Noblesville Chamber of Commerce features four candidates for State Representative District 29

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From left, Brad Beaver, Garen Bragg, Chuck Goodrich and Greg O’Connor presented during a panel through the Noblesville Chamber of Commerce at its Feb. 28 luncheon. (Photo by Anna Skinner)

Noblesville Chamber of Commerce luncheon attendees heard from a panel of four contenders running for the State Representative District 29 seat. The event was conducted Feb. 28.

Republican contenders Brad Beaver, Garen Bragg, Chuck Goodrich and Greg O’Connor participated in the panel and answered questions on why they are running for office and what they stand for.

Beaver serves on the Hamilton County Council. Bragg is an officer in the U.S. Army National Guard. Goodrich is president and CEO of Gaylor Electric. And O’Connor serves on the Noblesville Common Council and works in commercial banking with BMO Harris.

The first panel question was about priorities and what committee assignments they would seek if elected.

Bragg said he wants to save the train in Noblesville, calling it a vital community resources. He also said he wants to make sure Indiana stays competitive.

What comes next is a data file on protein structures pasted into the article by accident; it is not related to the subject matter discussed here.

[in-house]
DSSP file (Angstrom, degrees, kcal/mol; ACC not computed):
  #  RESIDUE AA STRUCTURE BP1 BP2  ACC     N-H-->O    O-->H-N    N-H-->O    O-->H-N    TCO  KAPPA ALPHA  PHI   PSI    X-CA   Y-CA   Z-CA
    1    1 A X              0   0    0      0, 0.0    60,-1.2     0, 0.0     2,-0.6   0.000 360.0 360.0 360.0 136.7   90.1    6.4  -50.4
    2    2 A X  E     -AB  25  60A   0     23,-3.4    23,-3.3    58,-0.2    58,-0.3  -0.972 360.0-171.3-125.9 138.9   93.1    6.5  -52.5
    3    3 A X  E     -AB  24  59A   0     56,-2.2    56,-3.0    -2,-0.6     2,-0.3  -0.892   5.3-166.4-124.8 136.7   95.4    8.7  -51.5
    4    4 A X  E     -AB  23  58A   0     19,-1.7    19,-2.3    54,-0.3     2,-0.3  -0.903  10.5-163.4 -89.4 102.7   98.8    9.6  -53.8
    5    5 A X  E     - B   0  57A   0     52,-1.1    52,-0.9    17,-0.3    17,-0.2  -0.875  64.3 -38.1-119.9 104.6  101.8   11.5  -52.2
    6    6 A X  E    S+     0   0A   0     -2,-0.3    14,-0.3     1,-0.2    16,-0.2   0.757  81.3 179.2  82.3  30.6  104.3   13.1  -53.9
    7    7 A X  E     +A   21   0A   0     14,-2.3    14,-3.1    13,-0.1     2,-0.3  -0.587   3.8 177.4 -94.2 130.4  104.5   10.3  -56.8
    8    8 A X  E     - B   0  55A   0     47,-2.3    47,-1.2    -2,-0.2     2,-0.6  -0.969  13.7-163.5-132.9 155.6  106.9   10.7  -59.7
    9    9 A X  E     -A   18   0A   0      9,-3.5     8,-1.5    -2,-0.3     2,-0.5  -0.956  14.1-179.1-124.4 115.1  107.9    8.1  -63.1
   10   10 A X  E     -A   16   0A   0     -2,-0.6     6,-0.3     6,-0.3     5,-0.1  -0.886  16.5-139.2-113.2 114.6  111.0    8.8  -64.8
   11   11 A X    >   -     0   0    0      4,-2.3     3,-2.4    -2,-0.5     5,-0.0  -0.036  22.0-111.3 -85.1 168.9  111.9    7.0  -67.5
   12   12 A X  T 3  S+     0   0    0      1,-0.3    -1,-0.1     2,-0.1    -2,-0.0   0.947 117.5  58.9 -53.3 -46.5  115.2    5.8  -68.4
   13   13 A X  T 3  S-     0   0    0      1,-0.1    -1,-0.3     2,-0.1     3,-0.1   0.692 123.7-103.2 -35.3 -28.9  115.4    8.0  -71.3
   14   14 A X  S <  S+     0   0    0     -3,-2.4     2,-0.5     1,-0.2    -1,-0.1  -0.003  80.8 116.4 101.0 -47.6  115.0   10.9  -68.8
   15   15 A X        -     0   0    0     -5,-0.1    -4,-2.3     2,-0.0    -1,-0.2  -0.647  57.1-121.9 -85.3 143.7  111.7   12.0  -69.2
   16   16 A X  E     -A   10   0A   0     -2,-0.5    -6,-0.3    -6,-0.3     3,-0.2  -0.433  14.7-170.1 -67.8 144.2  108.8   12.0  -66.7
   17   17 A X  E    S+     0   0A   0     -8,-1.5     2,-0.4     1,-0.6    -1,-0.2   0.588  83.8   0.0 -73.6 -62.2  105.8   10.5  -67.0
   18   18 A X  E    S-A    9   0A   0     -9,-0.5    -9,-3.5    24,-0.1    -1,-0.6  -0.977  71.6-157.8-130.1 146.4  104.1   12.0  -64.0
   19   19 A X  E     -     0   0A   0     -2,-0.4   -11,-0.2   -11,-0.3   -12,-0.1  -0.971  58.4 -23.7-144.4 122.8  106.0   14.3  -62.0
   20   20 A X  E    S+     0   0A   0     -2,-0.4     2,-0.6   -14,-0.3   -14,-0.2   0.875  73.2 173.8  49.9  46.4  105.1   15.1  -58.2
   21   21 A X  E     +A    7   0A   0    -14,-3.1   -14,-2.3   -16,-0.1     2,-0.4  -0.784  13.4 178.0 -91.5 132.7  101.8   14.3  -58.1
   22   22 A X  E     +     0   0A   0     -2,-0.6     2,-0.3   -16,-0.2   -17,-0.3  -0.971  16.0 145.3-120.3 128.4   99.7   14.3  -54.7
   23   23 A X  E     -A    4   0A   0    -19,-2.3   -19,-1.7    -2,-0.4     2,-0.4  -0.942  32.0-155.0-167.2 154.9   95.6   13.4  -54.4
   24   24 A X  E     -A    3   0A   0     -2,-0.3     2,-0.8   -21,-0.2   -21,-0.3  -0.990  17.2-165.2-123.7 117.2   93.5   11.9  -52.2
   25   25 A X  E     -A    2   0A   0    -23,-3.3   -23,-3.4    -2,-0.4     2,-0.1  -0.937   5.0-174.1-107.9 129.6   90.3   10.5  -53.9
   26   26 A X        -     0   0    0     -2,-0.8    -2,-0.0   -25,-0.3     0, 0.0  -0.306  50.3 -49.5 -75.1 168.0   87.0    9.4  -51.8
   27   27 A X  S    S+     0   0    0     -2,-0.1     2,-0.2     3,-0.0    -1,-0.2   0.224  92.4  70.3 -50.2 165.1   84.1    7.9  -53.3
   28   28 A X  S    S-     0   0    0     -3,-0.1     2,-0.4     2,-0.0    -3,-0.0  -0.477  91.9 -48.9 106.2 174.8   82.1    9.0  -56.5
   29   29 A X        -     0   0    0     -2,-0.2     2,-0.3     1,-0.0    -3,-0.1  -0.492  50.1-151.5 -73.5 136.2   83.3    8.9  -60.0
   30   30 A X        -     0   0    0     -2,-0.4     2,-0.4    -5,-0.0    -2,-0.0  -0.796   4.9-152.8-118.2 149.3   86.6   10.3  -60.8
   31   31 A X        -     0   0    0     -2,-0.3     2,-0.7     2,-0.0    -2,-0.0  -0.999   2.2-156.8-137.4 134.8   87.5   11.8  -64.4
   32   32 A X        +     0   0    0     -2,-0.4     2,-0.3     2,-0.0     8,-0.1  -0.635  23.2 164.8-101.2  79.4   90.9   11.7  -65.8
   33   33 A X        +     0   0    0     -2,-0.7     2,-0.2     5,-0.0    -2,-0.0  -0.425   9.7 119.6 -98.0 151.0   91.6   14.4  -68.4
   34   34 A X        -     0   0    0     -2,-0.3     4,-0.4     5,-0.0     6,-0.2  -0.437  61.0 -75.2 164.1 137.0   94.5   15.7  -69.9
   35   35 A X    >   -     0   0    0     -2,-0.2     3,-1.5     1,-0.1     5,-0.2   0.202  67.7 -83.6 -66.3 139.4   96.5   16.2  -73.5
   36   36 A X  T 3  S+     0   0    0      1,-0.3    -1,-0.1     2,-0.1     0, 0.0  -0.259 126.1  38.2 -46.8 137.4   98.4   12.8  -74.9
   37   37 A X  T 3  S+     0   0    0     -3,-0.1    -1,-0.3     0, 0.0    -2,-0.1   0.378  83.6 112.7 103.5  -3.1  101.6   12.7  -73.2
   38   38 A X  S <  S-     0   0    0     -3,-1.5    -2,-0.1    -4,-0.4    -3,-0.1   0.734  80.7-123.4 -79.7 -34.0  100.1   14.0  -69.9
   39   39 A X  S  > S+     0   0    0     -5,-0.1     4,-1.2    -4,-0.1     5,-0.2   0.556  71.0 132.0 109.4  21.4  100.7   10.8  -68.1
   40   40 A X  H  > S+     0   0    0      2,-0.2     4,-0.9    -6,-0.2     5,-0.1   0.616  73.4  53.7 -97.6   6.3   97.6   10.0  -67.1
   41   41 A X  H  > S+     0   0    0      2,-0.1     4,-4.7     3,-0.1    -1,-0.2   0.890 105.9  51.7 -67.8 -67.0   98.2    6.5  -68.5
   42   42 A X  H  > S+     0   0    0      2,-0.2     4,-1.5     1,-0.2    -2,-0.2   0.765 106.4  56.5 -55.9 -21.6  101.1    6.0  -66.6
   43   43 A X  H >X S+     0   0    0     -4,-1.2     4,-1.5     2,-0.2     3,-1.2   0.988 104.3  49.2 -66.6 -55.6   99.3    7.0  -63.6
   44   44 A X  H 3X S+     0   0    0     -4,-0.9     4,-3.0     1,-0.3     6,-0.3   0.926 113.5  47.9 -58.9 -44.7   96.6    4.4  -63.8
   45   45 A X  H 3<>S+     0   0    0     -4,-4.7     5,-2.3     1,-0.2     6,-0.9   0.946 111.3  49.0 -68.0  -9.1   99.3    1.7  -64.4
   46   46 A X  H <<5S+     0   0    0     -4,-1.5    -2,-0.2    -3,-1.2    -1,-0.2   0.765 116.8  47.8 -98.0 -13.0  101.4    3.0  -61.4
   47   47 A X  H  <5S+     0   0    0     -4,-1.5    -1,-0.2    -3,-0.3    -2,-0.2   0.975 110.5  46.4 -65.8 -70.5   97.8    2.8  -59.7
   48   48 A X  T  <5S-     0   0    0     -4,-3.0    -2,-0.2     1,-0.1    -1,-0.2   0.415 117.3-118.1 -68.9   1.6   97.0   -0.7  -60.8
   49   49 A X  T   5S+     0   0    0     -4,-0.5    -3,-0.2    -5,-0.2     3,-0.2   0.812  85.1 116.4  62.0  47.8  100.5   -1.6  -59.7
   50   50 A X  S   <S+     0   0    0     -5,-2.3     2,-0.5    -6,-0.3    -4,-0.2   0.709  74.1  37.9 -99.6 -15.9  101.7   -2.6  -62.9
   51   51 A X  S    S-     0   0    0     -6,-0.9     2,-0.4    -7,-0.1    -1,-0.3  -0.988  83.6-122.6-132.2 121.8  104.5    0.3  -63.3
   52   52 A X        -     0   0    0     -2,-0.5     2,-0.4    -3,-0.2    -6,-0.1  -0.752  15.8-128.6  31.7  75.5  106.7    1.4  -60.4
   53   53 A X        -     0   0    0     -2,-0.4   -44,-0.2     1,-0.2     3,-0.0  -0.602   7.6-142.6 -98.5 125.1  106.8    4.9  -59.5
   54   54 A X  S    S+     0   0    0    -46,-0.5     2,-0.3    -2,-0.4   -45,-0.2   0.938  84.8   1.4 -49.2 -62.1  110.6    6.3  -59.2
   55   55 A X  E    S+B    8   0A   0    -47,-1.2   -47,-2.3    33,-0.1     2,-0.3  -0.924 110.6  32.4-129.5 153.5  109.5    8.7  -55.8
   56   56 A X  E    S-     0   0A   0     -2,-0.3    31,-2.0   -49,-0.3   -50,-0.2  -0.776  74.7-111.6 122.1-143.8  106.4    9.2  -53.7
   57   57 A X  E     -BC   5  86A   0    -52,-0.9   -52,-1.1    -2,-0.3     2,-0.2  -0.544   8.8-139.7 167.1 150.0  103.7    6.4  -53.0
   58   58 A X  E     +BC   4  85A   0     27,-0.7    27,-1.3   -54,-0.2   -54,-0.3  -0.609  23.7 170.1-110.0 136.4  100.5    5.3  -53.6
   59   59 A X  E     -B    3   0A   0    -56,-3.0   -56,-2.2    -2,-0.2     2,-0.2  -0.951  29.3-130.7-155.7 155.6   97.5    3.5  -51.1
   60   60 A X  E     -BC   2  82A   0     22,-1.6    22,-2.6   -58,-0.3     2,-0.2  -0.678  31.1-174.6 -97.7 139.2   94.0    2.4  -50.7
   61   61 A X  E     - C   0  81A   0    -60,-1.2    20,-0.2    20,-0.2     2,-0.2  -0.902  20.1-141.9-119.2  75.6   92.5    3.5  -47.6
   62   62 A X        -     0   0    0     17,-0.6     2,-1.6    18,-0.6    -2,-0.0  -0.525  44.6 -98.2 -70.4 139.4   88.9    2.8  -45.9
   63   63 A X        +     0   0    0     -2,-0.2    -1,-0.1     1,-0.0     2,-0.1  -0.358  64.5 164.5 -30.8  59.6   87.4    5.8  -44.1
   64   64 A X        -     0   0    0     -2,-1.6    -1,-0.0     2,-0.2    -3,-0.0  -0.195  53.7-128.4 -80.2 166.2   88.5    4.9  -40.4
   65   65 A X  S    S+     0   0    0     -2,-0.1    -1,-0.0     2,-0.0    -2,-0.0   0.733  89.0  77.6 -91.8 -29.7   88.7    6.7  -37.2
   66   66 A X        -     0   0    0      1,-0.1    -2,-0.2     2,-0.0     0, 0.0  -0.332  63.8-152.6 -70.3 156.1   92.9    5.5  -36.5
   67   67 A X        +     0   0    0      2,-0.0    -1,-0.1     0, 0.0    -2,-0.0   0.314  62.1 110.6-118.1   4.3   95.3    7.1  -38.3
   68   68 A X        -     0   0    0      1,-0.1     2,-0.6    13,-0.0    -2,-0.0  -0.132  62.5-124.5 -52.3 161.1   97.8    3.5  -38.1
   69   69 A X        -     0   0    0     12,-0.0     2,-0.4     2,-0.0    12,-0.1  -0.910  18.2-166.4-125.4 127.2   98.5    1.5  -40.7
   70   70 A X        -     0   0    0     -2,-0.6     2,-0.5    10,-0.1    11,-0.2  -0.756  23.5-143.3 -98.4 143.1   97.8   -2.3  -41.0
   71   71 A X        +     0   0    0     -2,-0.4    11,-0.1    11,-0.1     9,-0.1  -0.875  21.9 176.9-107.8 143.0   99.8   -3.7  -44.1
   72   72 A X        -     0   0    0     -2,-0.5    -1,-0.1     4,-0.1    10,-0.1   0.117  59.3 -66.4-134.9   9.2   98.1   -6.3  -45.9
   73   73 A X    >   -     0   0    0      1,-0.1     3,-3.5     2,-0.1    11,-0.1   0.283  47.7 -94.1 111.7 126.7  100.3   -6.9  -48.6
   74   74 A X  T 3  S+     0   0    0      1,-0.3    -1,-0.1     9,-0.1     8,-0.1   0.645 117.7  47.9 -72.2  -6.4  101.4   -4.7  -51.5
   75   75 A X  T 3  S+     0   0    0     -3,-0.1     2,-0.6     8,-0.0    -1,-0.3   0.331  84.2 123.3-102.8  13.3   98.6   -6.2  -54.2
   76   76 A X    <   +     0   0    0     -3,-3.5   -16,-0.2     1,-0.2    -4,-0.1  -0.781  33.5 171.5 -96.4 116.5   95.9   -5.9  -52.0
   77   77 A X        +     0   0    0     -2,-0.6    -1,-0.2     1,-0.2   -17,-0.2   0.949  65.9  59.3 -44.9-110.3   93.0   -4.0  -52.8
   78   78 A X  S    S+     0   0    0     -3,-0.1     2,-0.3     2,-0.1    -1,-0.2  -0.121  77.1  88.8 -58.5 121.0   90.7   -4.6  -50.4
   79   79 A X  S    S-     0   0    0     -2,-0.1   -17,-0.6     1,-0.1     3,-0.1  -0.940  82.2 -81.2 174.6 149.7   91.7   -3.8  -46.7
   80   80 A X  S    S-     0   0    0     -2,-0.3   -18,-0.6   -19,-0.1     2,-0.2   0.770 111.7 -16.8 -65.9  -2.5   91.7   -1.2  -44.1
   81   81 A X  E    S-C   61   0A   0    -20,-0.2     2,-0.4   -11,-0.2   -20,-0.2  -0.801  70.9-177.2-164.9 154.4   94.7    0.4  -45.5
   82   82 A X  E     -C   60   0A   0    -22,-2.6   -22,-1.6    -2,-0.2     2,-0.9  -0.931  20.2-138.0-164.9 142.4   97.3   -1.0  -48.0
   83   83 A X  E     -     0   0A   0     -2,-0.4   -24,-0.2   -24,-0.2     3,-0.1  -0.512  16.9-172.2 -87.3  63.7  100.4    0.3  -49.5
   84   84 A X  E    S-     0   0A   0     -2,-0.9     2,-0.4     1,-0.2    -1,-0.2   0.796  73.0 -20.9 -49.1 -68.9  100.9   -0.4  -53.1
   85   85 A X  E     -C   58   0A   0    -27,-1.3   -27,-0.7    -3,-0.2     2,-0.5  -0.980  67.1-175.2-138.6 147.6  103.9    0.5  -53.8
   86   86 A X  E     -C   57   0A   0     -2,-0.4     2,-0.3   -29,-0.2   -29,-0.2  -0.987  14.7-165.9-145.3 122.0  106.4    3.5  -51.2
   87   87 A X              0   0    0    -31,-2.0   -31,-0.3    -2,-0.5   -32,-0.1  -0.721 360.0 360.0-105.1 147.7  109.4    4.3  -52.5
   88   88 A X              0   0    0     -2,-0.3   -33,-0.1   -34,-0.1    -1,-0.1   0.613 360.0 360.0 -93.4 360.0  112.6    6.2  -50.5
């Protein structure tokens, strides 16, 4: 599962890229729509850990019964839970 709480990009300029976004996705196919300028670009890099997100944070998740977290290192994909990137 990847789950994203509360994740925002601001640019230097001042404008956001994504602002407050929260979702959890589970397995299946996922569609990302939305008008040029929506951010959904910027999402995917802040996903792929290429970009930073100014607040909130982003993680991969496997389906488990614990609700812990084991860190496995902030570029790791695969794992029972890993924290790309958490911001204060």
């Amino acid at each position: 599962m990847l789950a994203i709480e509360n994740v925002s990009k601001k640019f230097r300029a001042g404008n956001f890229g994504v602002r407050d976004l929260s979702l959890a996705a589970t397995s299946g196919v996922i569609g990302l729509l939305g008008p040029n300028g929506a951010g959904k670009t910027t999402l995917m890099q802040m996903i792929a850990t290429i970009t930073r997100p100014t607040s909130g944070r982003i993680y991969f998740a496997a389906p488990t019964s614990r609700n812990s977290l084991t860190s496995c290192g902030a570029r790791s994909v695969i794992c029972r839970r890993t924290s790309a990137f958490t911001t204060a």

“We make it easy to do business in Indiana, and people are going to want to do business in Indiana,” he said.

Goodrich said he would prefer committee assignments in jobs and education.

“The reason I’m running here is to be laser-focused on creating jobs for people, training them and giving them the tools that I believe will motive and build Indiana even better,” he said.

O’Connor said with his background in finance, he would best serve on the Ways and Means and Financial Institutions committees.

“I spent 30-plus years in the finance industry,” he said. “I understand government finance.”

Beaver said his priority is infrastructure.

“The money we collect on the gasoline tax is actually spent on the projects intended with roads and bridges and doesn’t get siphoned off to other projects,” he said. “That would be the most important, as far as I’m concerned.”

Candidates also spoke on their stance on raising the smoking age from 18 to 21, the opioid crisis and health and wellness.

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